Monty Python star Michael Palin told of his ‘great dismay’ at the threatened closure of Bradford’s flagship National Media Museum as he backed the Telegraph & Argus fight to save it.

The Sheffield-born actor and travel documentary maker visited the museum in 2008 for the 14th Bradford International Film Festival, where he received the Lifetime Achievement Award from Yorkshire playwright Alan Bennett.

After learning it faces the axe in the face of drastic government funding cuts, he told the T&A: “I have had some very successful and happy visits to the museum, both as a curious visitor and a film-maker.

“I particularly remember the special screening and discussion for A Private Function, which reunited Alan Bennett and many of the cast.

“As someone who has spent a lifetime both watching films and making them, it seems inconceivable that anyone should consider closing a facility with three superb screens, as well as a national photographic collection and displays which encourage youngsters to learn how the film and television industry works.”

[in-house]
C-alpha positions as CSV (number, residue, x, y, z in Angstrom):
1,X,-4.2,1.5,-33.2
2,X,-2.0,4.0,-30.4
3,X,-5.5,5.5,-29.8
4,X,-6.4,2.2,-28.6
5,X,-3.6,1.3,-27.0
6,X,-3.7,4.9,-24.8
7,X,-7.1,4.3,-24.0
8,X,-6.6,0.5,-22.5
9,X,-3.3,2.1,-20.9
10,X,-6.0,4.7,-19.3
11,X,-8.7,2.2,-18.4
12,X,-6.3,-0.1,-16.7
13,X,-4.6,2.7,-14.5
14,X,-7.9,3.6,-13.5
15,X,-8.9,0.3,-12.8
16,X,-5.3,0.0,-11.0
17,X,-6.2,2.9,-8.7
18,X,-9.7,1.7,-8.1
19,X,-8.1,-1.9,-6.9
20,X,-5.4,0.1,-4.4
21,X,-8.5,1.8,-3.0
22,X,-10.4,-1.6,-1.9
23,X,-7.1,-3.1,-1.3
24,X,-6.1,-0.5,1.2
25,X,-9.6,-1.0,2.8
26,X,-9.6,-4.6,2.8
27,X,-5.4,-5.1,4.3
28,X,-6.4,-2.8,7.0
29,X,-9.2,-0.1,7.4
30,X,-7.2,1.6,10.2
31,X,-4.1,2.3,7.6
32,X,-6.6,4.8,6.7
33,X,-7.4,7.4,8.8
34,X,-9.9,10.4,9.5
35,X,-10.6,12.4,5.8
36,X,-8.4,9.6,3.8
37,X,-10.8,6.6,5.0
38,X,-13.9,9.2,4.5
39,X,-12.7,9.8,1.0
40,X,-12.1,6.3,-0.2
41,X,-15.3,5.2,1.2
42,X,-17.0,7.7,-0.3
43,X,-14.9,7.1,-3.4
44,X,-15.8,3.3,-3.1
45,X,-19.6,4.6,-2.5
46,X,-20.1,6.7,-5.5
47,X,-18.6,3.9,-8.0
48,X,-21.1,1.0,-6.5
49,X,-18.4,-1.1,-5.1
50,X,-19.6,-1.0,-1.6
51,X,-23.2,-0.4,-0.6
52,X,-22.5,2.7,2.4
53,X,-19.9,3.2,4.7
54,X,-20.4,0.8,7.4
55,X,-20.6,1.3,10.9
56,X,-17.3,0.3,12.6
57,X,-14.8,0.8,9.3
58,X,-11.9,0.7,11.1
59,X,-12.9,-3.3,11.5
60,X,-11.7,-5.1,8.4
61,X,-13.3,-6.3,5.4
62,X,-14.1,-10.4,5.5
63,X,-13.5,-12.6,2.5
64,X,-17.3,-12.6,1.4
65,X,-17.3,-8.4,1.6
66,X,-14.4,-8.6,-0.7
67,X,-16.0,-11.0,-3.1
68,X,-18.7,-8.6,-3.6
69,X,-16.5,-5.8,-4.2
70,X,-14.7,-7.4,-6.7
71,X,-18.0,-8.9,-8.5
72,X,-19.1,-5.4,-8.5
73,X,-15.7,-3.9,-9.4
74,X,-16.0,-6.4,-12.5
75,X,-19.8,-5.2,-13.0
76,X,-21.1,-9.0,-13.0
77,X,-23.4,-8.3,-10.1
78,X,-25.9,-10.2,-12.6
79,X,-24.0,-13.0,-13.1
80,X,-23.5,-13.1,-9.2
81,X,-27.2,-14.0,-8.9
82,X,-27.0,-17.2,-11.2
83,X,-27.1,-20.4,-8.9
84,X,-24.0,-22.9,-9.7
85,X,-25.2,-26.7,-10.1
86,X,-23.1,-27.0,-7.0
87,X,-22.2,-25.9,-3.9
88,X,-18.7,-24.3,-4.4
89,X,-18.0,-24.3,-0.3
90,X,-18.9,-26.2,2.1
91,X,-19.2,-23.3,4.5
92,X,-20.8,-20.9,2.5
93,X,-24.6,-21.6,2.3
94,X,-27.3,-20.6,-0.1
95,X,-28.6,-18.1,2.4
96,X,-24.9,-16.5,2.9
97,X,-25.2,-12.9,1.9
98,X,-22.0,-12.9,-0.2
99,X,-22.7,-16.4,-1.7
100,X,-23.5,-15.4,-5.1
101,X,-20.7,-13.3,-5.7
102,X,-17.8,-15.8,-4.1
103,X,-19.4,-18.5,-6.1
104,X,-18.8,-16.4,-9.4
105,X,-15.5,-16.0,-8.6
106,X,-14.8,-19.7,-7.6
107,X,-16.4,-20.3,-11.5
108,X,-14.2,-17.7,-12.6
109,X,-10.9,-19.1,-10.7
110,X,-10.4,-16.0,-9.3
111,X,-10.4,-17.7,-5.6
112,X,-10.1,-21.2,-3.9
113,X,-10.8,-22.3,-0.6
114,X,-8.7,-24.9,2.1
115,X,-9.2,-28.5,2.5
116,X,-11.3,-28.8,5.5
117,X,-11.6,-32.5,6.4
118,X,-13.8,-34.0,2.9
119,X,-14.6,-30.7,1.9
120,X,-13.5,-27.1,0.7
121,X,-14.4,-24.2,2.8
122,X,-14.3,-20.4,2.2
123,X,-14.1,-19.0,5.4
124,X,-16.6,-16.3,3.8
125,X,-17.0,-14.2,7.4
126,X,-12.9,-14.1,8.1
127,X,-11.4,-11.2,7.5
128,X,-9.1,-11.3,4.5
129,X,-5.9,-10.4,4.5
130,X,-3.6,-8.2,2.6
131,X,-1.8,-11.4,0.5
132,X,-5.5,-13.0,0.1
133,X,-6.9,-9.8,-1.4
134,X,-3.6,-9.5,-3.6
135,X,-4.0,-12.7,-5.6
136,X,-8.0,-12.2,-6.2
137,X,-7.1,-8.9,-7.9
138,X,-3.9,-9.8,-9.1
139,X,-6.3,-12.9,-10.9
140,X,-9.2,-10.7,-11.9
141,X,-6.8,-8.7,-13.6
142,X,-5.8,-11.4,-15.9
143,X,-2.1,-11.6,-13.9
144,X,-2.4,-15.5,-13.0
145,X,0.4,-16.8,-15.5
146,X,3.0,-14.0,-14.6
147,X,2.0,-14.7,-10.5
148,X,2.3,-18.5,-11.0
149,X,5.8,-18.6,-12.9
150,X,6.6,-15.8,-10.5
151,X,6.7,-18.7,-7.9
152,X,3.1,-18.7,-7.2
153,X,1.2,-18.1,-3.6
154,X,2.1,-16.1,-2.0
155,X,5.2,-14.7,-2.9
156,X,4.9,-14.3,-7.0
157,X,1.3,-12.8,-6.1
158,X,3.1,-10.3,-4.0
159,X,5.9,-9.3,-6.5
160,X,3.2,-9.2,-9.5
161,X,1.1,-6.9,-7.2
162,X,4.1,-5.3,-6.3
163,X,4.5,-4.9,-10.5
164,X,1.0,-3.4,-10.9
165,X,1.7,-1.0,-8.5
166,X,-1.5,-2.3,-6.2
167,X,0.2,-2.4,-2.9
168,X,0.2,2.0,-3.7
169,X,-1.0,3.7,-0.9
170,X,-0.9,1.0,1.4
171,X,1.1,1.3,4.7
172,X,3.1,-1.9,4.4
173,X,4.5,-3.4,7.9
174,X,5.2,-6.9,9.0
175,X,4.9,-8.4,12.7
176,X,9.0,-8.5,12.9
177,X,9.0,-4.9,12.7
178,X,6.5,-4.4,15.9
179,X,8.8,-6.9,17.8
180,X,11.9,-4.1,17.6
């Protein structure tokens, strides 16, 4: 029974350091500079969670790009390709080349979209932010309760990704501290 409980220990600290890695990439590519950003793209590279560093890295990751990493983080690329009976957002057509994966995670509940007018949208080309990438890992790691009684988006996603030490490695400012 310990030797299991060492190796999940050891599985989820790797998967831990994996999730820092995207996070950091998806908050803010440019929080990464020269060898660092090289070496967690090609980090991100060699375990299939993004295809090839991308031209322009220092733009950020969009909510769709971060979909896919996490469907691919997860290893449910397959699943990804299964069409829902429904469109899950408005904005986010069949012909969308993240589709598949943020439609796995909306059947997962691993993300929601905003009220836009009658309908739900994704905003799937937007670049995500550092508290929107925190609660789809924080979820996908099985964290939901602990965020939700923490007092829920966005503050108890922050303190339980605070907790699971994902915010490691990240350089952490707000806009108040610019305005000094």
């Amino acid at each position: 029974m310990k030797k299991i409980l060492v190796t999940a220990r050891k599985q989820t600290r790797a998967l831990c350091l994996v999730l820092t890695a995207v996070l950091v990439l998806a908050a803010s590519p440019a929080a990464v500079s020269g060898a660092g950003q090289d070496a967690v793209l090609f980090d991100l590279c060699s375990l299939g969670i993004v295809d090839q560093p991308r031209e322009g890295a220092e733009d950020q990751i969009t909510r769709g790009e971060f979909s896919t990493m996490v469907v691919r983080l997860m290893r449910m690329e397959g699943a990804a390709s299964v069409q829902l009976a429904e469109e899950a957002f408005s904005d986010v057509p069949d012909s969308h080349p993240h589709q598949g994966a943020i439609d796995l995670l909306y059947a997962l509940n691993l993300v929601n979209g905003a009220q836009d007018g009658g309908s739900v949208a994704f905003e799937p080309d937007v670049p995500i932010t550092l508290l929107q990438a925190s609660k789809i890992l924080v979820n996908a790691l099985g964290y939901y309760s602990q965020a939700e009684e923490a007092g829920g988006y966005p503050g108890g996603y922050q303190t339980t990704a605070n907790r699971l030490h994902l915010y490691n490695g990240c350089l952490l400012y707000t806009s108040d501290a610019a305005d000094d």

The Fish Called Wanda star has joined fellow Python Terry Jones, international film star John Hurt and a chorus of other celebrities in supporting the T&A campaign to save the museum, which is under threat along with the National Rail Museum in York and the Museum of Science and Industry in Manchester.

Last week, Ian Blatchford, head of the Science Museum Group, said if the Government’s latest spending review this month amounted to a ten per cent cut there would be “little choice other than to close one of our museums” as its structural deficit would rise from £2 million to £6 million a year.

A petition on the T&A website and a second on the 38 Degrees campaigning website, set up by former museum worker Tom Woolley, have now collected a combined 26,000 signatures.

Mr Palin, a four-time BAFTA award winner, said: “Britain's creative industries are known and respected worldwide. They are an increasingly significant national asset. And as heavy industry moves abroad, we shall, more than ever, have to live on our wits – as authors, actors, sound and camera technicians, editors, designers and so on.

“We should be proud of our heritage as film and programme makers and we should be aware of how much we need to encourage our talent in the future.

“Closing our only National Media Museum flies in the face of reason.

“We should be doing everything possible to maintain and improve any facility that encourages and stimulates our nation's creativity.”